Depression can occur due a number of factors. No single cause can be attributed to it! Depression is considered a mood disorder which occurs due to neurochemical changes in the brain. Neurotransmitters such as serotonin, norepinephrine, dopamine, etc are hypothesized to be involved. At the neuronal level in the brain, changes start happening when one experiences depression. These neuronal changes also affect sleep, appetite, cognition, thinking, etc. Amygdala, Hippocampus, Prefrontal Cortex, and other vital brain areas are hypothesized to play a role in depression. Genetic and heritability factors also play a role in depression. Immunological and neuroendocrine pathways are considered too. Epigenetic factors and neurotropic factors are also attributed in research. Psychosocial theories such as stressful life events, day to day stressors and social factors can also make a person depressed via epigenetic and neuronal factors. Stressors can be loss of loved one, financial loss, failure in exams, job loss, break up, marital separation, parent’s divorce, etc which literature highlights that different people cope and respond differently to stress! Some people try to cope and adjust with stress and some people just break down completely! This can be due to multifactorial pathways related to stress response, individual coping, genetic vulnerability, neuronal expression, neurobiological as well as epigenetic changes in the brain.


Depression can be classified as mild, moderate and severe depression. Moderate depression can occur with somatic syndrome and without somatic syndrome. Severe depression can occur with psychotic features or without psychotic features.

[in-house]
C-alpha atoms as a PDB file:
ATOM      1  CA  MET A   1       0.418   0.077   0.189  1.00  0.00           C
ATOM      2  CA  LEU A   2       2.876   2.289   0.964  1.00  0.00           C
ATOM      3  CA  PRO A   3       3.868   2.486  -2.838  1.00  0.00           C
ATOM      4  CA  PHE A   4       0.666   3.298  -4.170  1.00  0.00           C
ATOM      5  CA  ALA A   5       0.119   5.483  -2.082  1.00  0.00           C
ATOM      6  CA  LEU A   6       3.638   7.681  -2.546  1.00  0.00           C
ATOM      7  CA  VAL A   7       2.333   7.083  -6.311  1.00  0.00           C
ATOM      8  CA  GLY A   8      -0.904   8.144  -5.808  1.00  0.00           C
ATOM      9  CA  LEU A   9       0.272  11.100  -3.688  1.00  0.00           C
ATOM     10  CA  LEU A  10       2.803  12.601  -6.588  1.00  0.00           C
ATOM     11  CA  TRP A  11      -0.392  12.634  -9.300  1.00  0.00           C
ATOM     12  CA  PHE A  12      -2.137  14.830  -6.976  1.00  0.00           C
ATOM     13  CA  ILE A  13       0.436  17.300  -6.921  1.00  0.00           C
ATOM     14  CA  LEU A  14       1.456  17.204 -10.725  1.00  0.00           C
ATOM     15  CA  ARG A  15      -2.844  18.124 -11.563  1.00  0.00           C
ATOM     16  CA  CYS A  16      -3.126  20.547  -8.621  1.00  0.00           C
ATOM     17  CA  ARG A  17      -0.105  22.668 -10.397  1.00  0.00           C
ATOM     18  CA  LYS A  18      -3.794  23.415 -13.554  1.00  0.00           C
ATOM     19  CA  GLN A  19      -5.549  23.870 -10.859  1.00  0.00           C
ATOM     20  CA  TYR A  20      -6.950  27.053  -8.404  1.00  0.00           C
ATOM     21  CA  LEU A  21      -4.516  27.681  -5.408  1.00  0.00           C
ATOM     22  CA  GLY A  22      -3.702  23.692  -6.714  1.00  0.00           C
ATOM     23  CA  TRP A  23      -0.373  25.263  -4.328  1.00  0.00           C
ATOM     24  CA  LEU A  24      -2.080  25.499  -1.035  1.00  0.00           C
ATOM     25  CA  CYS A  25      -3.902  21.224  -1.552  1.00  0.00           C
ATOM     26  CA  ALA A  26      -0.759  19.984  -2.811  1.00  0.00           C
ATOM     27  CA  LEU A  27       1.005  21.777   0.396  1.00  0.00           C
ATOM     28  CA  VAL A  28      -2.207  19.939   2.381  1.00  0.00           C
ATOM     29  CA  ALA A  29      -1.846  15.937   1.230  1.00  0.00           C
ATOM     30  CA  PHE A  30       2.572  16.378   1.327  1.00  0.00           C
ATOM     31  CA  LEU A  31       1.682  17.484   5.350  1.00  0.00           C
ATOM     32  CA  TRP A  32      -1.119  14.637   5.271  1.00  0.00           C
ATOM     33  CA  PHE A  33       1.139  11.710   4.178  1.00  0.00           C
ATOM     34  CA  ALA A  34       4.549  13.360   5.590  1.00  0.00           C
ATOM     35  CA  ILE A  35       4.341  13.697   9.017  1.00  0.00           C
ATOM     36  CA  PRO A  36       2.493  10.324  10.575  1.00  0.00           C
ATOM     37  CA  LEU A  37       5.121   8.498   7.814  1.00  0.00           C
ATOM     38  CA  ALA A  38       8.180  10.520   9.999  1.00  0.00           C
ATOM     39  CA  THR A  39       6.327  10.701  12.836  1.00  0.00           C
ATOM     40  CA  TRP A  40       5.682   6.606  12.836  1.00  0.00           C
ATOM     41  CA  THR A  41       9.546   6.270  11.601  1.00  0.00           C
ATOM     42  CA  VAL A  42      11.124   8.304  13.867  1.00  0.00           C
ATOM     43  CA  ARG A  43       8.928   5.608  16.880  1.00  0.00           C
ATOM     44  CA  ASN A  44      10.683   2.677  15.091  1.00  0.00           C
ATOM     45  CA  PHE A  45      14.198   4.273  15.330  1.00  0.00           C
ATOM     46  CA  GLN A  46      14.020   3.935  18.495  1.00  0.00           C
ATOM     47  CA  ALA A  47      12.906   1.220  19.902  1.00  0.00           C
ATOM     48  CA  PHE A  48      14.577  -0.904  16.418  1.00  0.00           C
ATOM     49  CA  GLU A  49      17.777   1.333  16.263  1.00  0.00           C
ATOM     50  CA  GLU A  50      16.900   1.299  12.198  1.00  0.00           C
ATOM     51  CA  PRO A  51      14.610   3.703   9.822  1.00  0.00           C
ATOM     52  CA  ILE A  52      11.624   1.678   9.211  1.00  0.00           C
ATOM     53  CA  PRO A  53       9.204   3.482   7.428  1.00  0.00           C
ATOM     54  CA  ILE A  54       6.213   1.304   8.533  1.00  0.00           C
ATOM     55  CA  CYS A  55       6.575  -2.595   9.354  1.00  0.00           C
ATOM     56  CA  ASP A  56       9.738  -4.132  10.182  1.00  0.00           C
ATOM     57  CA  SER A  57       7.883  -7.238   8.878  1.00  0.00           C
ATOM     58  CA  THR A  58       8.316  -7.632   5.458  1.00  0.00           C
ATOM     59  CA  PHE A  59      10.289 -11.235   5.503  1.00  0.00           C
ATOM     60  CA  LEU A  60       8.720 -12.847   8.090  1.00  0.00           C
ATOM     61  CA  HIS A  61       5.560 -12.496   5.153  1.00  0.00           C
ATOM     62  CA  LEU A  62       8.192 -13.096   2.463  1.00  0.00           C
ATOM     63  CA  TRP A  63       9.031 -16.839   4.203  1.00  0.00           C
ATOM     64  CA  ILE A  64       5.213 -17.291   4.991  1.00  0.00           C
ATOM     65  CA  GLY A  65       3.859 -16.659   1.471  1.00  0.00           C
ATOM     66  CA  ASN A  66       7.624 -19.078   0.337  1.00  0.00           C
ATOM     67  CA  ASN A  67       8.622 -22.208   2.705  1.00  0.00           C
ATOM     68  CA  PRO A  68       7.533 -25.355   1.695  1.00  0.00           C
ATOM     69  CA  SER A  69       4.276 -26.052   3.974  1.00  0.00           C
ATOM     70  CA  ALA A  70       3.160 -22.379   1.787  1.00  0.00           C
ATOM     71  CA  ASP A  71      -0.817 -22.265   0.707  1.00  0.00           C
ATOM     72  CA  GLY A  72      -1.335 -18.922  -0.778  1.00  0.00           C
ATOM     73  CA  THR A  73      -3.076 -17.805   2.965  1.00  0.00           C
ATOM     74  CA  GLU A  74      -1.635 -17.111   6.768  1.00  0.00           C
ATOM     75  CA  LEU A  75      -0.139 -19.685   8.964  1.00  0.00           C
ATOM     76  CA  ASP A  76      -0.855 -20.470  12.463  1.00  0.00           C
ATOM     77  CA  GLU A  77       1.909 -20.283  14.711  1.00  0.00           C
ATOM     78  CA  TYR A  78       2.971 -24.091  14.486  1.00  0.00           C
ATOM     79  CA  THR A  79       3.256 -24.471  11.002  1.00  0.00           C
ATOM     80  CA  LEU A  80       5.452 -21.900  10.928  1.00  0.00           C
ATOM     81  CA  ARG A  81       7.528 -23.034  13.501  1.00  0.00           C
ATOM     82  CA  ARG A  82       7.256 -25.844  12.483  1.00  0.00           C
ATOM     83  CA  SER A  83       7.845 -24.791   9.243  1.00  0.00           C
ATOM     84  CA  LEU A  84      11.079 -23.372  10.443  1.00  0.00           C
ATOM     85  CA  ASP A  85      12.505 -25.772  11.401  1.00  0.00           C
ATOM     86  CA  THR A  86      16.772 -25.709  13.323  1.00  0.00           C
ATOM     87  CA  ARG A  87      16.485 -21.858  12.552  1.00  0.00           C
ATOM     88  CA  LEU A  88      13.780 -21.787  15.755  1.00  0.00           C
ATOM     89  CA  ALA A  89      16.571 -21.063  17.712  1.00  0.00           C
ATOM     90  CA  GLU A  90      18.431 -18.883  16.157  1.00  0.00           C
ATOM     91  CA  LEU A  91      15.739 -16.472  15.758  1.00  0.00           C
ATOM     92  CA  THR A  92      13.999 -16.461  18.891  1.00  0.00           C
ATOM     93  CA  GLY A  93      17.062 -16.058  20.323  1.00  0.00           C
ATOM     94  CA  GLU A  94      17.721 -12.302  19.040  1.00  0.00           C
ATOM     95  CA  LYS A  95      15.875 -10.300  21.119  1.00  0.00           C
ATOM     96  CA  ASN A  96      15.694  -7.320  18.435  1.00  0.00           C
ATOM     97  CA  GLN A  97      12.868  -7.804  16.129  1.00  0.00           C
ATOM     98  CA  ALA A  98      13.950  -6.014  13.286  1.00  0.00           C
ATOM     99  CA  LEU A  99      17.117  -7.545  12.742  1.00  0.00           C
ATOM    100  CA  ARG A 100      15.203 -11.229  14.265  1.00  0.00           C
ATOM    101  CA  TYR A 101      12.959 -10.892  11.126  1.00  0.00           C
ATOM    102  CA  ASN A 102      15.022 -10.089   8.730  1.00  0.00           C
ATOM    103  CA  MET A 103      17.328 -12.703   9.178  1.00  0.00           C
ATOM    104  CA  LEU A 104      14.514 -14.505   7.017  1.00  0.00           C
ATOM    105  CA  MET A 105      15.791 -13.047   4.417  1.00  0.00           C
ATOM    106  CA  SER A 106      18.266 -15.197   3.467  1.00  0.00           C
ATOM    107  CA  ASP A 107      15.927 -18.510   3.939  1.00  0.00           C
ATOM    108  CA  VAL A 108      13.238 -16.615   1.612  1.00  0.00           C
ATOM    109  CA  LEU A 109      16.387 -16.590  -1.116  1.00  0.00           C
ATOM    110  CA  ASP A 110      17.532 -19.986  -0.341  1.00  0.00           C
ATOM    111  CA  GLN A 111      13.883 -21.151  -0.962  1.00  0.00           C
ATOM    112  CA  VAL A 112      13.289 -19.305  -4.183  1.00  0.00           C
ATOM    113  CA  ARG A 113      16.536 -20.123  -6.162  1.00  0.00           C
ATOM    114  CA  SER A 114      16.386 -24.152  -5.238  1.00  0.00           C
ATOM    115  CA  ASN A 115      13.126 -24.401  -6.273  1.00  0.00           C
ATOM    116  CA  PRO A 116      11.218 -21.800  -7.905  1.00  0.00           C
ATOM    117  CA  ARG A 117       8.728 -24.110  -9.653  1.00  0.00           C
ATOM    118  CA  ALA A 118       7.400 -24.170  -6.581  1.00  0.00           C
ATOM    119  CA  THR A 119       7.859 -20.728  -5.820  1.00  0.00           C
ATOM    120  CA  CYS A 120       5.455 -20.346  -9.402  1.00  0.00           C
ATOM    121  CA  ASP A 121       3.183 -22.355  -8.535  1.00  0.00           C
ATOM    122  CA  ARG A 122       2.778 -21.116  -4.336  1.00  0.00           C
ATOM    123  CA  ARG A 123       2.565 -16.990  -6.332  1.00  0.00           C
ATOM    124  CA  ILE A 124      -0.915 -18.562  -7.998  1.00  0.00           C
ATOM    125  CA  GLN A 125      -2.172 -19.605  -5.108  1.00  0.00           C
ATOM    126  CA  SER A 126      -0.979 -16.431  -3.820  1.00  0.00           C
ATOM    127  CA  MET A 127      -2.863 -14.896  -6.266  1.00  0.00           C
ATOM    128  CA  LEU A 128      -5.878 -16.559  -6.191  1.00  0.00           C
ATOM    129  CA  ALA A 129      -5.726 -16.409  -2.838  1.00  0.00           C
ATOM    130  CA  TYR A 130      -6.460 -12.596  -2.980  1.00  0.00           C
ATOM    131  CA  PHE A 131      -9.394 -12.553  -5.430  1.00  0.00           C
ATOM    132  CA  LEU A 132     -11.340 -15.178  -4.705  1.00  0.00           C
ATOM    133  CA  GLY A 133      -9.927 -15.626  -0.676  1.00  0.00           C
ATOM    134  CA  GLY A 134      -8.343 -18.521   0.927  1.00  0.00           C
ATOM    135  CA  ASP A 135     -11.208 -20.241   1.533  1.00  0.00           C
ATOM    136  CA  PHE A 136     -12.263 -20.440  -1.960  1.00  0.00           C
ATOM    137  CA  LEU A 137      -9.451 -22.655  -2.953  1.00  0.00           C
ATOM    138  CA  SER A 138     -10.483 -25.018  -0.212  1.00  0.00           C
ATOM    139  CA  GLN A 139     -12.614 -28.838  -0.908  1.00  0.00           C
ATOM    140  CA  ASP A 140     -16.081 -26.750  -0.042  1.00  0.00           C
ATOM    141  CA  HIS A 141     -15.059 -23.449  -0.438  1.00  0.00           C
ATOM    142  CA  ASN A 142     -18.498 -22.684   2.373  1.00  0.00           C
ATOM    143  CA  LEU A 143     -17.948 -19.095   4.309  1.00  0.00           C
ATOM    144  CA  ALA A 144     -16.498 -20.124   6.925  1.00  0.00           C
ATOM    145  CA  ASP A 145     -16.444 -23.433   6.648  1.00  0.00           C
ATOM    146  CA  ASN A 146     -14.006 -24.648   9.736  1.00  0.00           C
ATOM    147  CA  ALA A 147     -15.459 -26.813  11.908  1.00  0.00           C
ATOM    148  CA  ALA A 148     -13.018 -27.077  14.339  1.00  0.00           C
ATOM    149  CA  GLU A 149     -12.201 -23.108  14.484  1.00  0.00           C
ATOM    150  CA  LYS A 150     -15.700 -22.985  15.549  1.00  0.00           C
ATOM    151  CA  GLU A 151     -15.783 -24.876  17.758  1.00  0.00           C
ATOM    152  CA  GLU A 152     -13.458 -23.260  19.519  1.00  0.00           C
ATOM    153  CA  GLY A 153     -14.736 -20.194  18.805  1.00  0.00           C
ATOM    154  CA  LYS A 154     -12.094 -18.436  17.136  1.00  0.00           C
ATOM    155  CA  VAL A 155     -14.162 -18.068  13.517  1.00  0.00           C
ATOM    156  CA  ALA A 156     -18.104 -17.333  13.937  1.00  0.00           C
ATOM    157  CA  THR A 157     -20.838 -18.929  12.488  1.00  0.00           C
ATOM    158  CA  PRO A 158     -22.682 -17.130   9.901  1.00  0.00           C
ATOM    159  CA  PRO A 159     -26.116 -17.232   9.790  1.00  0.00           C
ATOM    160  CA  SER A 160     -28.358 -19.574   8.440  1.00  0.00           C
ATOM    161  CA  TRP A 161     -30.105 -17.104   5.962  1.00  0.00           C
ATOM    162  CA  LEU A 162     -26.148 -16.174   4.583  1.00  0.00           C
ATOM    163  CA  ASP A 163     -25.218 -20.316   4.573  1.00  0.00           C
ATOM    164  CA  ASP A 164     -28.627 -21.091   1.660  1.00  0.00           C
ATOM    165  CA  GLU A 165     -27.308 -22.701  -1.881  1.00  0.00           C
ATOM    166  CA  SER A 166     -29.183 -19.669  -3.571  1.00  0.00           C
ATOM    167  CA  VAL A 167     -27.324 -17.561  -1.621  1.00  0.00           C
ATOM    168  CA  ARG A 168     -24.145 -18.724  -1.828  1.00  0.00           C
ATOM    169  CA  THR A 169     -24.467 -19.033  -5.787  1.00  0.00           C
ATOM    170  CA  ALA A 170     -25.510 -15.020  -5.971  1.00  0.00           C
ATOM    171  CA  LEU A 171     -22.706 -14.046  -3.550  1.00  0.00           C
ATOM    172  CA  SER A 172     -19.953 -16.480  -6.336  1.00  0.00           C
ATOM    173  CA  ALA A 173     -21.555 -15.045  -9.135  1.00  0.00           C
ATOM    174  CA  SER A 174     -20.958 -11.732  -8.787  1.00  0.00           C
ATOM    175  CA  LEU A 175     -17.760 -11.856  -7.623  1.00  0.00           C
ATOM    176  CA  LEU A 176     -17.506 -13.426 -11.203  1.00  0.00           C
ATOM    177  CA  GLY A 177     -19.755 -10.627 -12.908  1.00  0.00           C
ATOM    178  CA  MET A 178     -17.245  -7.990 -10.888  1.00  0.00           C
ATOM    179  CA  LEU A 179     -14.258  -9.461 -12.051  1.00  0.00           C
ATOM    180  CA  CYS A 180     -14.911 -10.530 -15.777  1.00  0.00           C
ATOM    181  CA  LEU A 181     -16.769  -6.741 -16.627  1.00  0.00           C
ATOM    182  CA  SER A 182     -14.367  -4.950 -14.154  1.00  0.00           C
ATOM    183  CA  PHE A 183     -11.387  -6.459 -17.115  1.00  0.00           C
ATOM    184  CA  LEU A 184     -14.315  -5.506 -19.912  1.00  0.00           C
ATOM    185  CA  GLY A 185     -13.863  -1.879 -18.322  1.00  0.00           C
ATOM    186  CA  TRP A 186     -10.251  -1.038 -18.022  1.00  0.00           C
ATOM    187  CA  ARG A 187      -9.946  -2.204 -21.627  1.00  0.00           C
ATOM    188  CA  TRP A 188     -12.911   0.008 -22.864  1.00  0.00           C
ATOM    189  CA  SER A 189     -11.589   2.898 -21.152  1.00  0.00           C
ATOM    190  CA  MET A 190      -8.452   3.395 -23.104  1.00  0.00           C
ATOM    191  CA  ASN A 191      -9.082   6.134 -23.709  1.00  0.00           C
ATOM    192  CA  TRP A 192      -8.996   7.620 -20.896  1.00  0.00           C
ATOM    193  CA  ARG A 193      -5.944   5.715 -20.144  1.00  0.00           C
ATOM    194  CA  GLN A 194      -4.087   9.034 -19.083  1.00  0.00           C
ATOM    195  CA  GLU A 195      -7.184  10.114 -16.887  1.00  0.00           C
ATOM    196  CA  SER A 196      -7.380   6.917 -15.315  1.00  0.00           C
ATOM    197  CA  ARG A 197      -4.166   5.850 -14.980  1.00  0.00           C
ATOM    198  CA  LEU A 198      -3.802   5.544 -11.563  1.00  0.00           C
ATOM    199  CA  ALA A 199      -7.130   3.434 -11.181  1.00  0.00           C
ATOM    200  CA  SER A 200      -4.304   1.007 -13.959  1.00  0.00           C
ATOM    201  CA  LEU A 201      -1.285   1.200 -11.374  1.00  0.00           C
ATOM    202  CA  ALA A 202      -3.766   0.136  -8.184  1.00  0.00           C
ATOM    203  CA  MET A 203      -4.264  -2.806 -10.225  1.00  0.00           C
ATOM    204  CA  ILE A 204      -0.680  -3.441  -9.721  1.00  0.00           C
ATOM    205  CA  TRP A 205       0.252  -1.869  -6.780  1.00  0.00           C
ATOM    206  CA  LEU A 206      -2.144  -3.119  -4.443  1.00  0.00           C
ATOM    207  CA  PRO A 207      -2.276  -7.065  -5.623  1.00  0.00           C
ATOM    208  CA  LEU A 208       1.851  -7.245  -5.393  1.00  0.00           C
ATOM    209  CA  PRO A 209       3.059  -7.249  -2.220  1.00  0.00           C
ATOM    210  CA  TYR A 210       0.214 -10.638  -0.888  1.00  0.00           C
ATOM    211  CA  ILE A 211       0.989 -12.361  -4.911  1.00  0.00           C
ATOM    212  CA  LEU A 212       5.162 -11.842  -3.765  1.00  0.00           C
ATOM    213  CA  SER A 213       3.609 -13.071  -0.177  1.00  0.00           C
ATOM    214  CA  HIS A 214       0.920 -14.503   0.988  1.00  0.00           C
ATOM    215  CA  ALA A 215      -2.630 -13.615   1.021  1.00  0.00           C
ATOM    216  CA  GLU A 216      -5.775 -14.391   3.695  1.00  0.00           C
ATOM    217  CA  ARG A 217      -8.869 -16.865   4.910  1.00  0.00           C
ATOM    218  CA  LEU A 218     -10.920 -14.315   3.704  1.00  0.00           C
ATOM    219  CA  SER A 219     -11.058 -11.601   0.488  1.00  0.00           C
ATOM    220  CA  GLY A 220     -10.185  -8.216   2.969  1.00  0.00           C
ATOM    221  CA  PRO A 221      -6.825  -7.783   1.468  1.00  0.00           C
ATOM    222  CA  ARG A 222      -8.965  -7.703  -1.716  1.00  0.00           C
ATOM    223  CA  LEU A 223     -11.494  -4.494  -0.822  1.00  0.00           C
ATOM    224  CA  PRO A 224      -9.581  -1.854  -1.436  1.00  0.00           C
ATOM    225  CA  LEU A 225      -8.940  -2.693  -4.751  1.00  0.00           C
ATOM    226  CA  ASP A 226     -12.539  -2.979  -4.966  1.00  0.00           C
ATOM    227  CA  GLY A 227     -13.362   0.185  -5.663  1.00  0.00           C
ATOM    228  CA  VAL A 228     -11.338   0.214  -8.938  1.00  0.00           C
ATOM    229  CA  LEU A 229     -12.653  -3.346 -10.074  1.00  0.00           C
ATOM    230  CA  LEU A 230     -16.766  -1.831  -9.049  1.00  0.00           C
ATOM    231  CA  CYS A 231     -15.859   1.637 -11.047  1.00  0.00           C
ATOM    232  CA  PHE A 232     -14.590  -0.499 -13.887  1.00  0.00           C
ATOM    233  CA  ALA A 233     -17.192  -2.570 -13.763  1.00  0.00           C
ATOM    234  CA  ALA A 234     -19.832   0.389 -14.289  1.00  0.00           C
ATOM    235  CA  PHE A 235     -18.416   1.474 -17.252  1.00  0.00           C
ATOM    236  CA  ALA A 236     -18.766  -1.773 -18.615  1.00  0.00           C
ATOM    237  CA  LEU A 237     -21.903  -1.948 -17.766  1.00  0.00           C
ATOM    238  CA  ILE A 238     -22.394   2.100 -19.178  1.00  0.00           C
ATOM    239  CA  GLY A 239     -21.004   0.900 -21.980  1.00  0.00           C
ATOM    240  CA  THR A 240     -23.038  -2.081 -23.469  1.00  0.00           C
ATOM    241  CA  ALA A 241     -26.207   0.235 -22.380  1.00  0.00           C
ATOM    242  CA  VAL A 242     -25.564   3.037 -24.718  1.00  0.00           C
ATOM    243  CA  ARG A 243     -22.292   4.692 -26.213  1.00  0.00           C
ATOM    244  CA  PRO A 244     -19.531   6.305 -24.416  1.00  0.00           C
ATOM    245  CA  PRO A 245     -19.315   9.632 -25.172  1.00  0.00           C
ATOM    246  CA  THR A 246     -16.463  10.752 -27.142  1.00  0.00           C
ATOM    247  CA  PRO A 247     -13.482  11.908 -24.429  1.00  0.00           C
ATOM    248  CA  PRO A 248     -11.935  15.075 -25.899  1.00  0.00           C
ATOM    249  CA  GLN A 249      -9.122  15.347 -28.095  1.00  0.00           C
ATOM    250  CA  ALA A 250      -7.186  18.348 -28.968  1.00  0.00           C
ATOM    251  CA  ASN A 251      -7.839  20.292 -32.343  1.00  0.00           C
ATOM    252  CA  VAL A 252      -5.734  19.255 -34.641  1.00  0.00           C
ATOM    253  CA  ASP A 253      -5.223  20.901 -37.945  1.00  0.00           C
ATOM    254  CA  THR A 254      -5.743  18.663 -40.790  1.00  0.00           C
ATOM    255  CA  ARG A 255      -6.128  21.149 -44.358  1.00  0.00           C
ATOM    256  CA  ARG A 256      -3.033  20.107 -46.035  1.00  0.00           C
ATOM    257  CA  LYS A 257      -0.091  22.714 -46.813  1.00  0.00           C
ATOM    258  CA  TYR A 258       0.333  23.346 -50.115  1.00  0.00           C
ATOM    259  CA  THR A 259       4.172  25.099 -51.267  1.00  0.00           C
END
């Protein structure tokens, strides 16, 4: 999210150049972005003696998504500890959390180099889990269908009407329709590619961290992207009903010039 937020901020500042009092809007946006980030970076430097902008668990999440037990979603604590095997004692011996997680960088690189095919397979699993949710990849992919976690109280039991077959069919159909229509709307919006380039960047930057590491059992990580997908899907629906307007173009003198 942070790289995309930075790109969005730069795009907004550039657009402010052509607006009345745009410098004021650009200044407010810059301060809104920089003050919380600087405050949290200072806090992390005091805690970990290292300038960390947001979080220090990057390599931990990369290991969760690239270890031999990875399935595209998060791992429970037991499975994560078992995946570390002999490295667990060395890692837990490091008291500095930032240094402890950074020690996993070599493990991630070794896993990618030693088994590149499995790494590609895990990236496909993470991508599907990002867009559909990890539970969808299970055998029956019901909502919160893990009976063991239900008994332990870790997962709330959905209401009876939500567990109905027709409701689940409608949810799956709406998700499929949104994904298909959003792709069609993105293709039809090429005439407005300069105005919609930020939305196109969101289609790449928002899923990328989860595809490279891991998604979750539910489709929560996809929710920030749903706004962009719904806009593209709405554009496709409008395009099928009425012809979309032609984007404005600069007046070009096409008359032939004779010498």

Sometimes classical depression is described to have weight loss, loss of appetite and loss of sexual interest. Atypical depression is described to have irritability, craving for sweets, excessive sleep, excessive appetite and excessive sexual interest. Depression can be unipolar depression if the person experiences only repeated depressive episodes. If depression occurs in a person who has experienced mania or hypomania, then it is considered Bipolar Depression. Depression can be a single episode or can come in recurrent episodes and is termed Recurrent Depressive Disorder. Depression that does not fulfil all the criteria of depression but the person has some few symptoms, then it is considered subsyndromic depression. Depression can also occur in the aftermath of a major psychosis illness and it is termed post-psychotic depression. These various types are described in literature on various presentations that patients with depression can experience or manifest. These also help in further appropriate planning for diagnostic work up and clinical management.


The last decade has witnessed significant advances in neurosciences of depression. These have been in multiple domains of epigenetics, neuro-modulation, neurostimulation, animal models and cognitive neurosciences which has helped in improving the understanding about depression. Technology has also begun showing interest in depression especially the role of artificial intelligence and machine learning has helped in improving knowledge regarding depression, its diagnosis and clinical management via evidence based technological oriented solutions to scientifically study depression, its impact and treatment and prevention approaches.